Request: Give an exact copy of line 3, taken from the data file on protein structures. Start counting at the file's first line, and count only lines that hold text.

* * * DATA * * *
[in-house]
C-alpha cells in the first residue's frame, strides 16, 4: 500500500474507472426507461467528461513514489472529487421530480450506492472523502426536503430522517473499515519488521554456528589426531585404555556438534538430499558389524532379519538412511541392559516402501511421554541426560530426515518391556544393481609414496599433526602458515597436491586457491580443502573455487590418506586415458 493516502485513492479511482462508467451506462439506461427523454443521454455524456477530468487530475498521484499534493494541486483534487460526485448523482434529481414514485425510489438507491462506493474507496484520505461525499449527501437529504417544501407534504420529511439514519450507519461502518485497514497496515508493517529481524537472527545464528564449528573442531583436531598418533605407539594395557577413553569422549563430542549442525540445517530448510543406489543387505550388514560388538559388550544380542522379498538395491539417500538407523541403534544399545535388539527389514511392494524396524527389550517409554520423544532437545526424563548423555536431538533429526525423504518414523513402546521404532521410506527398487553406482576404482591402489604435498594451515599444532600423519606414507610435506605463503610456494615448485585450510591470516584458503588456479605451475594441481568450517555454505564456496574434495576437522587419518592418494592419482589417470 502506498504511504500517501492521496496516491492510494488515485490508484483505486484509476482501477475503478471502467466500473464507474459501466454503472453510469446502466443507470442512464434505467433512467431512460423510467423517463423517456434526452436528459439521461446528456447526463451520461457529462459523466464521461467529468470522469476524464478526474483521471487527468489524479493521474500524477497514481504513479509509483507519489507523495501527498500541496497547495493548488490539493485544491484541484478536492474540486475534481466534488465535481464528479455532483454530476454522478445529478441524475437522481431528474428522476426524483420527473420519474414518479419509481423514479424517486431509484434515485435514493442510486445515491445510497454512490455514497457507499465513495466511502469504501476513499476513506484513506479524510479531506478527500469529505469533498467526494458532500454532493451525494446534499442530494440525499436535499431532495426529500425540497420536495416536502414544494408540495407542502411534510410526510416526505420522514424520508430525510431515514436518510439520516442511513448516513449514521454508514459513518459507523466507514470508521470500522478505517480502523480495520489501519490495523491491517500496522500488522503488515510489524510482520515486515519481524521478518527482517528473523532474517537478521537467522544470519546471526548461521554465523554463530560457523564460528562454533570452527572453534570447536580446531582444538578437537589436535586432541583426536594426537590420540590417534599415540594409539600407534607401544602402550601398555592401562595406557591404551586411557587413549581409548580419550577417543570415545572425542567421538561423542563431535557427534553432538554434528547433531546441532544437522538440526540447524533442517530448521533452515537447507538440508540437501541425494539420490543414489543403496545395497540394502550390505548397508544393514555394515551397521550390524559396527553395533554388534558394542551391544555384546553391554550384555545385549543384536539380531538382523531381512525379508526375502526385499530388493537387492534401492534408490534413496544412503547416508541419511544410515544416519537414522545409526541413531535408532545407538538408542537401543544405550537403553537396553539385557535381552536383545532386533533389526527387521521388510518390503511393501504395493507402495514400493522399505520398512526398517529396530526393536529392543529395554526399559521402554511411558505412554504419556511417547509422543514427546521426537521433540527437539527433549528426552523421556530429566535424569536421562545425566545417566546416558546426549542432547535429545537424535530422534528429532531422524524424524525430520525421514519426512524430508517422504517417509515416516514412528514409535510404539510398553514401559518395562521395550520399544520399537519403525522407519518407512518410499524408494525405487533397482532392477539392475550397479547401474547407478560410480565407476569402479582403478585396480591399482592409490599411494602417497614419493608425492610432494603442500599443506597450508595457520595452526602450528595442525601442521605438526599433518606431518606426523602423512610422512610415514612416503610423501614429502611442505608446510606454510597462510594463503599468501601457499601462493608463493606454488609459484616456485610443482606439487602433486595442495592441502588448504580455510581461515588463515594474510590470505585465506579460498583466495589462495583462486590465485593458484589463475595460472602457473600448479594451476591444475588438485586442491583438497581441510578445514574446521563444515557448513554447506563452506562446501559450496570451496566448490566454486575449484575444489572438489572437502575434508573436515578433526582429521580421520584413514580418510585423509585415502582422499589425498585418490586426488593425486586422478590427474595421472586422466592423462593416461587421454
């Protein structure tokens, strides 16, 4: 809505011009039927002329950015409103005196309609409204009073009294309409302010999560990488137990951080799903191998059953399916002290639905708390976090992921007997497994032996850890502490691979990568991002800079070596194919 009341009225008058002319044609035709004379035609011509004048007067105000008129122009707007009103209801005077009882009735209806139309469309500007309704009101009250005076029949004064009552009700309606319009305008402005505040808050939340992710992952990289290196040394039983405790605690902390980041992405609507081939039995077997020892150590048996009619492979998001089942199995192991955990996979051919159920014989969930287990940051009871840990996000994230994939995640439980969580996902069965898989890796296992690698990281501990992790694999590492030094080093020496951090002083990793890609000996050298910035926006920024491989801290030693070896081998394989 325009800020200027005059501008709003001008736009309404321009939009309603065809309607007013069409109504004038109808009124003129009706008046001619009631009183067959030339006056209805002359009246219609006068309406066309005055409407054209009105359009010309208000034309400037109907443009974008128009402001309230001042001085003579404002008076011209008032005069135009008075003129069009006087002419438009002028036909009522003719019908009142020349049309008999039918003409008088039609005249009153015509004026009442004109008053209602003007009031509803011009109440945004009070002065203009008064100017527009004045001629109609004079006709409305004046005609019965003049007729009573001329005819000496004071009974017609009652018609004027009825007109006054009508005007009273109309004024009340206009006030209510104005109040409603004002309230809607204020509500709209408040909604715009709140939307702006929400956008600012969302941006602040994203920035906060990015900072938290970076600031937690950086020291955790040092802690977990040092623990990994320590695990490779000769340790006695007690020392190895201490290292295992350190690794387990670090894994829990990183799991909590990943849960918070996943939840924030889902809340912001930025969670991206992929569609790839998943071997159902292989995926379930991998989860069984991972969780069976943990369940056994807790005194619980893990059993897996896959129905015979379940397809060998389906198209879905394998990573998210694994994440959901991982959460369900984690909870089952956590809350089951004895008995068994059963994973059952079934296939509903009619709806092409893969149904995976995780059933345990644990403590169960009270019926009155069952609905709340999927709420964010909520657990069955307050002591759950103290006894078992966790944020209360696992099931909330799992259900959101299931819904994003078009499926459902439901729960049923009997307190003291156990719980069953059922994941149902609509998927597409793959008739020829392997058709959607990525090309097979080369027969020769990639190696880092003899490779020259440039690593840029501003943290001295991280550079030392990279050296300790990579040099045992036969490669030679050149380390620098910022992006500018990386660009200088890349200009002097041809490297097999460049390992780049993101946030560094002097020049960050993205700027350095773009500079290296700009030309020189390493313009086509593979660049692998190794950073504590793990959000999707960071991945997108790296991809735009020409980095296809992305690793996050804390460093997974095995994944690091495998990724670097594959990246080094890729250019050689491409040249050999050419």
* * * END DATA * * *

């Protein structure tokens, strides 16, 4: 809505011009039927002329950015409103005196309609409204009073009294309409302010999560990488137990951080799903191998059953399916002290639905708390976090992921007997497994032996850890502490691979990568991002800079070596194919 009341009225008058002319044609035709004379035609011509004048007067105000008129122009707007009103209801005077009882009735209806139309469309500007309704009101009250005076029949004064009552009700309606319009305008402005505040808050939340992710992952990289290196040394039983405790605690902390980041992405609507081939039995077997020892150590048996009619492979998001089942199995192991955990996979051919159920014989969930287990940051009871840990996000994230994939995640439980969580996902069965898989890796296992690698990281501990992790694999590492030094080093020496951090002083990793890609000996050298910035926006920024491989801290030693070896081998394989 325009800020200027005059501008709003001008736009309404321009939009309603065809309607007013069409109504004038109808009124003129009706008046001619009631009183067959030339006056209805002359009246219609006068309406066309005055409407054209009105359009010309208000034309400037109907443009974008128009402001309230001042001085003579404002008076011209008032005069135009008075003129069009006087002419438009002028036909009522003719019908009142020349049309008999039918003409008088039609005249009153015509004026009442004109008053209602003007009031509803011009109440945004009070002065203009008064100017527009004045001629109609004079006709409305004046005609019965003049007729009573001329005819000496004071009974017609009652018609004027009825007109006054009508005007009273109309004024009340206009006030209510104005109040409603004002309230809607204020509500709209408040909604715009709140939307702006929400956008600012969302941006602040994203920035906060990015900072938290970076600031937690950086020291955790040092802690977990040092623990990994320590695990490779000769340790006695007690020392190895201490290292295992350190690794387990670090894994829990990183799991909590990943849960918070996943939840924030889902809340912001930025969670991206992929569609790839998943071997159902292989995926379930991998989860069984991972969780069976943990369940056994807790005194619980893990059993897996896959129905015979379940397809060998389906198209879905394998990573998210694994994440959901991982959460369900984690909870089952956590809350089951004895008995068994059963994973059952079934296939509903009619709806092409893969149904995976995780059933345990644990403590169960009270019926009155069952609905709340999927709420964010909520657990069955307050002591759950103290006894078992966790944020209360696992099931909330799992259900959101299931819904994003078009499926459902439901729960049923009997307190003291156990719980069953059922994941149902609509998927597409793959008739020829392997058709959607990525090309097979080369027969020769990639190696880092003899490779020259440039690593840029501003943290001295991280550079030392990279050296300790990579040099045992036969490669030679050149380390620098910022992006500018990386660009200088890349200009002097041809490297097999460049390992780049993101946030560094002097020049960050993205700027350095773009500079290296700009030309020189390493313009086509593979660049692998190794950073504590793990959000999707960071991945997108790296991809735009020409980095296809992305690793996050804390460093997974095995994944690091495998990724670097594959990246080094890729250019050689491409040249050999050419």